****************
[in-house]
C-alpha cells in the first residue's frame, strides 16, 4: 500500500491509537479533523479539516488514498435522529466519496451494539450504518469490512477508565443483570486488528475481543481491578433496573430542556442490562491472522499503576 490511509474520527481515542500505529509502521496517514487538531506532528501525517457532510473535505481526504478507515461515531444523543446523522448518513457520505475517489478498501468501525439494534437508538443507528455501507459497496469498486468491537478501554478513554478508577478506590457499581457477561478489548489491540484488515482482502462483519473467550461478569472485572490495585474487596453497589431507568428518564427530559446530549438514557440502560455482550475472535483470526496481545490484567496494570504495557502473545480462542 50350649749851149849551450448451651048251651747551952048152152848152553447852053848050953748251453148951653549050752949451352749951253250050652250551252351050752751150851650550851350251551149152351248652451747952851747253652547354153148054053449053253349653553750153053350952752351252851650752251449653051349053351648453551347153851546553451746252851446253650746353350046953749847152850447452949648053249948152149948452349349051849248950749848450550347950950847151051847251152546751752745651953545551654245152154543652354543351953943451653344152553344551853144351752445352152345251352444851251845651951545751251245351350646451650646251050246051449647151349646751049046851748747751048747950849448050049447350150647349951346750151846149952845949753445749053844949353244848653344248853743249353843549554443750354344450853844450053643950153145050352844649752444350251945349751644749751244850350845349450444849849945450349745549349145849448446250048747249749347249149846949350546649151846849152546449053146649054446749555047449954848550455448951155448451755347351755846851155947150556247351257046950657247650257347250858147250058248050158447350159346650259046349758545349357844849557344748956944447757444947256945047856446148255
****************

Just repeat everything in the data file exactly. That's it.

[in-house]
C-alpha cells in the first residue's frame, strides 16, 4: 500500500491509537479533523479539516488514498435522529466519496451494539450504518469490512477508565443483570486488528475481543481491578433496573430542556442490562491472522499503576 490511509474520527481515542500505529509502521496517514487538531506532528501525517457532510473535505481526504478507515461515531444523543446523522448518513457520505475517489478498501468501525439494534437508538443507528455501507459497496469498486468491537478501554478513554478508577478506590457499581457477561478489548489491540484488515482482502462483519473467550461478569472485572490495585474487596453497589431507568428518564427530559446530549438514557440502560455482550475472535483470526496481545490484567496494570504495557502473545480462542 50350649749851149849551450448451651048251651747551952048152152848152553447852053848050953748251453148951653549050752949451352749951253250050652250551252351050752751150851650550851350251551149152351248652451747952851747253652547354153148054053449053253349653553750153053350952752351252851650752251449653051349053351648453551347153851546553451746252851446253650746353350046953749847152850447452949648053249948152149948452349349051849248950749848450550347950950847151051847251152546751752745651953545551654245152154543652354543351953943451653344152553344551853144351752445352152345251352444851251845651951545751251245351350646451650646251050246051449647151349646751049046851748747751048747950849448050049447350150647349951346750151846149952845949753445749053844949353244848653344248853743249353843549554443750354344450853844450053643950153145050352844649752444350251945349751644749751244850350845349450444849849945450349745549349145849448446250048747249749347249149846949350546649151846849152546449053146649054446749555047449954848550455448951155448451755347351755846851155947150556247351257046950657247650257347250858147250058248050158447350159346650259046349758545349357844849557344748956944447757444947256945047856446148255